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Audubon Convention Lands In Utah

The Great Salt Lake is one of the birding hotspots members of the conservation group, the National Audubon Society, are visiting while in Utah this weekend for their biennial convention.

Field trips are kicking off the National Audubon Society’s convention just after sunrise this morning, as one of the nation’s biggest and oldest conservation organizations gathers in Park City.

One field trip takes visitors to the Gillmor Sanctuary in Grantsville and the South Shore Preserve on the Great Salt Lake.

But this isn’t only about birding.

“You will certainly see some binoculars and wide-brimmed hats this weekend,” says David Ringer, the group’s chief network officer, chuckling. “But you’ll also see people who are working in their communities every day to make ecosystems stronger, to educate kids and to create the world that we want to see for the future.”

The National Audubon Society has about 1.1 million members with four chapters in Utah. About 425 are here to tackle pressing conservation issues big and small.

Singer says humans have known for a long time that birds are a good indicator about the health of the environment. (Remember that old phrase: “canary in the coal mine?”)  So, convention-goers are also talking about everything from providing good habitat in your backyard, to advocating for bird-friendly government policies and solutions for climate change.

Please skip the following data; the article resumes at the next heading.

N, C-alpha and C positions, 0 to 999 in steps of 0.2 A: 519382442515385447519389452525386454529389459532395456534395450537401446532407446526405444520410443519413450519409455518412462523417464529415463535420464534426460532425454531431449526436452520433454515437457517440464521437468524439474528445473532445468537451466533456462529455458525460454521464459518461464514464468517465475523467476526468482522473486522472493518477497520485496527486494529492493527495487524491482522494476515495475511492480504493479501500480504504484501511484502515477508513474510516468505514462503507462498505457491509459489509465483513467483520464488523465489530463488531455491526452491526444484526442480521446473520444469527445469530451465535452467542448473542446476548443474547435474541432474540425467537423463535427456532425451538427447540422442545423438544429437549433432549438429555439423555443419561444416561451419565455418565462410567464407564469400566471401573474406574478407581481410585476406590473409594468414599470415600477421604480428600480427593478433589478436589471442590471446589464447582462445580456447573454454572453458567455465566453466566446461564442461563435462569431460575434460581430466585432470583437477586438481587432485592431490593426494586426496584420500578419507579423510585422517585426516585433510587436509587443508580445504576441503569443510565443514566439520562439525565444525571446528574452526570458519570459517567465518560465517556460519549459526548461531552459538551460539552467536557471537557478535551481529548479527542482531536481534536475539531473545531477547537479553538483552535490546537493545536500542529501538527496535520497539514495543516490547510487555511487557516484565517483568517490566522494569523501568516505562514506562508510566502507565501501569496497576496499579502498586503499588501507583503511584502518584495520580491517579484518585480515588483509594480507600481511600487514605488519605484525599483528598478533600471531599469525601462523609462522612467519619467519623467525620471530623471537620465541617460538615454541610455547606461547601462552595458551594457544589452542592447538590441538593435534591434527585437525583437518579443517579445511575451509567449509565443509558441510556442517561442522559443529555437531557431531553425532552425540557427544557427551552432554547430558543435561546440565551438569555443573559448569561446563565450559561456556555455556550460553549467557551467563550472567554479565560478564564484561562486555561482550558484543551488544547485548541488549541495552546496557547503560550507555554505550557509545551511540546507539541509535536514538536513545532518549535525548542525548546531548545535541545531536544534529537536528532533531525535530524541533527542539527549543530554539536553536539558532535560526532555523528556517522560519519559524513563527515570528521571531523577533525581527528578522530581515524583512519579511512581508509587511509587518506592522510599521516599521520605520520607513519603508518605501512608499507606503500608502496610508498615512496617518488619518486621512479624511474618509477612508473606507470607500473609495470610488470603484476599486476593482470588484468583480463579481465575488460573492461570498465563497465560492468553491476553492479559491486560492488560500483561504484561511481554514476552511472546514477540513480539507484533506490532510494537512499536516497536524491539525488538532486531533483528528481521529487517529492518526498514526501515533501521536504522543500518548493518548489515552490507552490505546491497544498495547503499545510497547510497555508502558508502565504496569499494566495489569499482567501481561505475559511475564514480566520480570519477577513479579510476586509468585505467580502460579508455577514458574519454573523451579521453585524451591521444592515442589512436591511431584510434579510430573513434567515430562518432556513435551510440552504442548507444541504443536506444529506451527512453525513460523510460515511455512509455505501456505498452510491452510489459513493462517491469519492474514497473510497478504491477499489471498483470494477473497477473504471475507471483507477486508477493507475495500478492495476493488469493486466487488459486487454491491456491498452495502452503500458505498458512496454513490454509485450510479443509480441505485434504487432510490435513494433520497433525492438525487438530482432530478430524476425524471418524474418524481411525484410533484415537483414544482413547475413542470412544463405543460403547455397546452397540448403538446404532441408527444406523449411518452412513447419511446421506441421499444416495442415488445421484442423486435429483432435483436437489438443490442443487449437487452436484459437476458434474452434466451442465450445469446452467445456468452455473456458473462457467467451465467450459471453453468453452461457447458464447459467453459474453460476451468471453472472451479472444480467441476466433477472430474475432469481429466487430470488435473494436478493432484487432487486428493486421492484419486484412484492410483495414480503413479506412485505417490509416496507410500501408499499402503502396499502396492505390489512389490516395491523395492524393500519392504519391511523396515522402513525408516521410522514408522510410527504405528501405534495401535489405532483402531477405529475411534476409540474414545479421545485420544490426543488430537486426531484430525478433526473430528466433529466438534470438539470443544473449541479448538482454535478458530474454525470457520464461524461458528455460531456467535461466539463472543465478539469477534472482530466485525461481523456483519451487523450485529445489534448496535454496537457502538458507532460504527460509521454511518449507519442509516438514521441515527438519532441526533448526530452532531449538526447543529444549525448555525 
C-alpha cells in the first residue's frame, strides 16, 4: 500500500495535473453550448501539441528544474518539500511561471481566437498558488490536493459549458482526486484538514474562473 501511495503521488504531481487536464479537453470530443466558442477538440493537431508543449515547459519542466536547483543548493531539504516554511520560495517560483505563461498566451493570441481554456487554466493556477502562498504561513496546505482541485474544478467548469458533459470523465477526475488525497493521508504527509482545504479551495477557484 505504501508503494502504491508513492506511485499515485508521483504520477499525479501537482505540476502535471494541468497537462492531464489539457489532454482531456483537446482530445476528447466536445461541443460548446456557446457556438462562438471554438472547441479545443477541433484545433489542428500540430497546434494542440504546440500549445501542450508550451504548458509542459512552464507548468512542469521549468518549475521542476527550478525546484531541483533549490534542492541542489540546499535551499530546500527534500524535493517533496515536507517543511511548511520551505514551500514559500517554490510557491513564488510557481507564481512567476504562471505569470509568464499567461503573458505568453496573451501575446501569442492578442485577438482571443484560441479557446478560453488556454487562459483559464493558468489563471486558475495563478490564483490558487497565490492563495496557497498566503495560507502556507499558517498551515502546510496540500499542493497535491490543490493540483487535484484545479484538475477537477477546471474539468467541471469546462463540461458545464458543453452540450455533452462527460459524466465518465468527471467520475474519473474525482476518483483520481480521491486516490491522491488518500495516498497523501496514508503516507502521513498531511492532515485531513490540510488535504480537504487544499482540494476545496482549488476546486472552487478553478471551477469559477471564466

“We’ve got a network of people across the Western states who are looking at how to make sure our western water ecosystems and habitats stay healthy, so they can continue to support birds and people alike,” adds Ringer.

And there’s a session on social networking that naturally includes Tweeting.

Judy Fahys has reported in Utah for two decades, covering politics, government and business before taking on environmental issues. She loves covering Utah, where petroleum-pipeline spills, the nation’s radioactive legacy and other types of pollution provide endless fodder for stories. Previously, she worked for the Salt Lake Tribune in Utah, and reported on the nation’s capital for States News Service and the Scripps League newspaper chain. She is a longtime member of the Society of Environmental Journalists and Investigative Reporters and Editors. She also spent an academic year as a research fellow in the Knight Science Journalism program at the Massachusetts Institute of Technology. In her spare time, she enjoys being out in the environment, especially hiking, gardening and watercolor painting.
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